Tumshangilie Mtoto Marks a Milestone
Marking its 20th Anniversary, the centre for rehabilitated streets children moves from Kibagare slums to Loresho as it comes of age. BRIAN MUREITHI reports
Pomp, colour, song and dance characterised the Tumshangilie mtoto (Rejoice for Children) centre in Nairobi as it moved from the congested Kibarage slums in Kangemi to the upmarket Loresho suburb as it marked its 20th anniversary.
The foundation is supported by local and international charity groups from Germany, USA, Italy and other countries.
'Tumshangalie Mtoto' is an institution dedicated to assisting and reforming street children who are often abused and condemned by the society as they roam about in the streets living in squalor with no access to education, support or a sense of belonging.
In July 1994, 15 street children who had been coached by award winning Kenyan actress Anne Wanjugu, performed for the first time before a full capacity audience of United Nations officials at the Kenya National Theatre. The performance was so electrifying that they received a standing ovation. This was the name Tumshangilieni (rejoice in Kiswahili) was coined and it became the title of the foundation.
Since then, has shown the transforming power of care and realised the Objectives and Rights of the Child by offering nearly 300 former street children a secure home, counselling, health care, education and outreach programmes.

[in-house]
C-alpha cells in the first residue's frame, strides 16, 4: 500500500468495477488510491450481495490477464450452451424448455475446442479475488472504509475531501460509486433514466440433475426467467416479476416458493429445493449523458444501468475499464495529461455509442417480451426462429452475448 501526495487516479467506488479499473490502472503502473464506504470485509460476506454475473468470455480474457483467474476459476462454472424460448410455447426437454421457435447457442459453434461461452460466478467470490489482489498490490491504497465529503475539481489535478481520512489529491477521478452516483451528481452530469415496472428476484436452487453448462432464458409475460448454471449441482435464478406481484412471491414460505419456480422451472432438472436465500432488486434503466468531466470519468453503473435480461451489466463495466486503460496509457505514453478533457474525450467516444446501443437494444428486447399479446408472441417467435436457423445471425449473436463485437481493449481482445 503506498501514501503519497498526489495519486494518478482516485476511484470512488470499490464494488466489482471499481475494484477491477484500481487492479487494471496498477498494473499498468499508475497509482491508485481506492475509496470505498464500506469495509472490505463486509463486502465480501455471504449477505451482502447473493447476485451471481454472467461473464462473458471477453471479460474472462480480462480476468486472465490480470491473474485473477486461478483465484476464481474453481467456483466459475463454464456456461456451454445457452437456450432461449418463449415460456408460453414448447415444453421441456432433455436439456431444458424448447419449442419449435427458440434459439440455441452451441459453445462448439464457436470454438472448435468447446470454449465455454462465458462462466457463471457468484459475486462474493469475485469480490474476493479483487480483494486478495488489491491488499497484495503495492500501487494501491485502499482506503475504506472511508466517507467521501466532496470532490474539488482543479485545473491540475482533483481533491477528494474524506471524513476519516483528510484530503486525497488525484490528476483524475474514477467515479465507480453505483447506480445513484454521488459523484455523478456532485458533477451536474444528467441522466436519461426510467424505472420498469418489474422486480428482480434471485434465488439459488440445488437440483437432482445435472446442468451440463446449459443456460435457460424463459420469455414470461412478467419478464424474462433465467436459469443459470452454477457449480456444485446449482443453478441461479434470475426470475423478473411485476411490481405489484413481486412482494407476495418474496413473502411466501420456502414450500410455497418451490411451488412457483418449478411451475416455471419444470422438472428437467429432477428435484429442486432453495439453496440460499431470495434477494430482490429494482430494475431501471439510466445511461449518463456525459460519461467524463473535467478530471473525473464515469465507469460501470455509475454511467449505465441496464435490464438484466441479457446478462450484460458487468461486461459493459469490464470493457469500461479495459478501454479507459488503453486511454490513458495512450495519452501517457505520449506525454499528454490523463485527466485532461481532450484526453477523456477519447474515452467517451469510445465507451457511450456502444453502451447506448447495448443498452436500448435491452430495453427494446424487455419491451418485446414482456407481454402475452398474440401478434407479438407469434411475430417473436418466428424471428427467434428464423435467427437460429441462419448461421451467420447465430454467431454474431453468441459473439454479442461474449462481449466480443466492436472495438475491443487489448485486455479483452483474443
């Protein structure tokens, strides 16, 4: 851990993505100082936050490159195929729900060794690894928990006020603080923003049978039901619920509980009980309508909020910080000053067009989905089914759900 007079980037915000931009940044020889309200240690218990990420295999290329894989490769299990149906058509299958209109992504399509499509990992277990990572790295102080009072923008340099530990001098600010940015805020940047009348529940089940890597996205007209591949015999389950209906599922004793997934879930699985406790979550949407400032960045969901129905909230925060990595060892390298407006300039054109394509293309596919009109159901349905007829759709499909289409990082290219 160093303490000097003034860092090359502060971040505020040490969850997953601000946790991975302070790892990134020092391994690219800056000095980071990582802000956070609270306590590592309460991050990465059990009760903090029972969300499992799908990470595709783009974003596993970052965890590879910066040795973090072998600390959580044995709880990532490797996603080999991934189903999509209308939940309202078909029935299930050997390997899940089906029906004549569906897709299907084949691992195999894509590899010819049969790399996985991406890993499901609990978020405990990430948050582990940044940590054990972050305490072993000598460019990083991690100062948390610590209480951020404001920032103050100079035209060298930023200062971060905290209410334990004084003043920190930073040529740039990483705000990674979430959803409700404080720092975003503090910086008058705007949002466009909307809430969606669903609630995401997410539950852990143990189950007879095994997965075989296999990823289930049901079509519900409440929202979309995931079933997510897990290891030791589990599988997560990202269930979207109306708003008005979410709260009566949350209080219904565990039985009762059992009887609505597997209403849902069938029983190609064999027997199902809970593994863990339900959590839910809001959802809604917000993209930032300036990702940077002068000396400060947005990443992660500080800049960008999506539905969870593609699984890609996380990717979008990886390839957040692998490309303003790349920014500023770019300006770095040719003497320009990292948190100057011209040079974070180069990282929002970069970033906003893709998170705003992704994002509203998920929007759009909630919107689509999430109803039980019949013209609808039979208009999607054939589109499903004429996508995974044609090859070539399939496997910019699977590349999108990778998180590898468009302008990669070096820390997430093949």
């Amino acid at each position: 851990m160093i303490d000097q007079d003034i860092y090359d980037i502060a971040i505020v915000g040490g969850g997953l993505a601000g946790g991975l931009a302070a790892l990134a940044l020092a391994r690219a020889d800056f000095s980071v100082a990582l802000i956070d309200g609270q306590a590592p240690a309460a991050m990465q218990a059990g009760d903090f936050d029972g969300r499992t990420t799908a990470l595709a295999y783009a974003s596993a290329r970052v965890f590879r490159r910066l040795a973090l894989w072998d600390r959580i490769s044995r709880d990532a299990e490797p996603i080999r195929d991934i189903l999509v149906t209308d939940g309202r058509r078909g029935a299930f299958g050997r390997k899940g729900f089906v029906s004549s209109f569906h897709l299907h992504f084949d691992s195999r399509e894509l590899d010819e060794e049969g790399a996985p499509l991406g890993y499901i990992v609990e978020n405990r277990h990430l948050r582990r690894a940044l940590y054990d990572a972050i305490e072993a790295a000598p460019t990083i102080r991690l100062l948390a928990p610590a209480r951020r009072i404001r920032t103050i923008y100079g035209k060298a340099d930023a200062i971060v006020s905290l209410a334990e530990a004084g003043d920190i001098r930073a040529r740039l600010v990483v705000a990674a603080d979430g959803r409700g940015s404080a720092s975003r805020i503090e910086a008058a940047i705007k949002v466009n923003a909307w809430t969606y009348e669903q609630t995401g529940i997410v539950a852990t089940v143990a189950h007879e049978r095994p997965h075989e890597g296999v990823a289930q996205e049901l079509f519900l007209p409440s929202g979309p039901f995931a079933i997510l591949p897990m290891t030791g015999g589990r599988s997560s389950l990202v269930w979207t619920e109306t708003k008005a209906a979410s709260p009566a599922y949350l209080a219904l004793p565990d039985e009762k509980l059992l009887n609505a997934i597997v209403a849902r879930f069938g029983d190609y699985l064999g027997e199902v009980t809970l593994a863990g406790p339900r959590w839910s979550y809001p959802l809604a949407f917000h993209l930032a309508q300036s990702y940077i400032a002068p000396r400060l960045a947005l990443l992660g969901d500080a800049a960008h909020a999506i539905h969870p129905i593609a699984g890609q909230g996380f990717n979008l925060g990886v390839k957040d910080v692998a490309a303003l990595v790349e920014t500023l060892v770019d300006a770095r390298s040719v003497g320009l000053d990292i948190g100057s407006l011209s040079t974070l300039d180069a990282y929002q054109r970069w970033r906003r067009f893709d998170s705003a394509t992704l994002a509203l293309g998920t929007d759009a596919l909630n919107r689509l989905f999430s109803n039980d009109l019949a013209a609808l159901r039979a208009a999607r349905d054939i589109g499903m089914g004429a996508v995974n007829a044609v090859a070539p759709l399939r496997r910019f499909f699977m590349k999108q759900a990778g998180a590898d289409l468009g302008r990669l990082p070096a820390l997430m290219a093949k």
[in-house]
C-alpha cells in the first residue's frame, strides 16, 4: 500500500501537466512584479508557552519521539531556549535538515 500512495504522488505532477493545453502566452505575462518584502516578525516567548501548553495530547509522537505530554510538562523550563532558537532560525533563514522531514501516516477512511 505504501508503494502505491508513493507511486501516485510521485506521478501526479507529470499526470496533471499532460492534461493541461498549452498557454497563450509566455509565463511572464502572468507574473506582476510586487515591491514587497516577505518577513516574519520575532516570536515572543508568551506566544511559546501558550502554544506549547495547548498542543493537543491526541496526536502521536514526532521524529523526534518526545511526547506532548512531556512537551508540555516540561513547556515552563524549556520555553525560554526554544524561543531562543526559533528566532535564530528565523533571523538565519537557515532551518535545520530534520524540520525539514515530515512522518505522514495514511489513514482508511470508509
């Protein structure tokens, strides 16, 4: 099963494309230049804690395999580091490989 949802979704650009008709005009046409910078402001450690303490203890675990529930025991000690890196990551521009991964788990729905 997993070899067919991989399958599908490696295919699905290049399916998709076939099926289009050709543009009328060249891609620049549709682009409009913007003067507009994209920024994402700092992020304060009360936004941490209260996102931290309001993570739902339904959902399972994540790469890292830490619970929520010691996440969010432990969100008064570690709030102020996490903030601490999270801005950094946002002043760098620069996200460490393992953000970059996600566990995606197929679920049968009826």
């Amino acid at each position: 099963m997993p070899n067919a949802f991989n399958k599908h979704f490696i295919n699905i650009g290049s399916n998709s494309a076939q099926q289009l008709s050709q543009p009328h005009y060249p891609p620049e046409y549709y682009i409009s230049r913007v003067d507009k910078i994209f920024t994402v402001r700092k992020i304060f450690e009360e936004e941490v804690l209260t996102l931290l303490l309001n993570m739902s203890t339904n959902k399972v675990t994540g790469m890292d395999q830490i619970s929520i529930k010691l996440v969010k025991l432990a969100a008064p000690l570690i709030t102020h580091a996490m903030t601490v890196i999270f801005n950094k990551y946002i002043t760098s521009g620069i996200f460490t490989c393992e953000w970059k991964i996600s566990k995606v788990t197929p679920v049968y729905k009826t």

It is still immersed in the performing arts which has been a powerful tool to address the vulnerabilities of street children. Through creative public performances, the children have charmed audiences throughout Kenya and as far afield as Zimbabwe, Germany, Bangkok, Italy, Greece and the USA with their talents and raised awareness about the predicament of those still living on the streets.
instructors follow the Kenya Certificate of Primary Education curriculum on location from baby class through Class VIII. Some of its charges attend secondary schools. Nine are presently in universities (20 have graduated from colleges and universities), 22 are in vocational training and 10 in the Outreach programmes that provides poor children who reside with their guardians in the slums with schools fees, uniforms and books, and others with vocational skills training.
According to the school’s director, Mr Japheth Njenga, the foundation has progressively grown over the years and its commitment to expand and transform the lives of more street children remains its long term endeavour. Its shift from the slums to a better environment in the upmarket Loresho neighbourhood is seen as a major achievement for the centre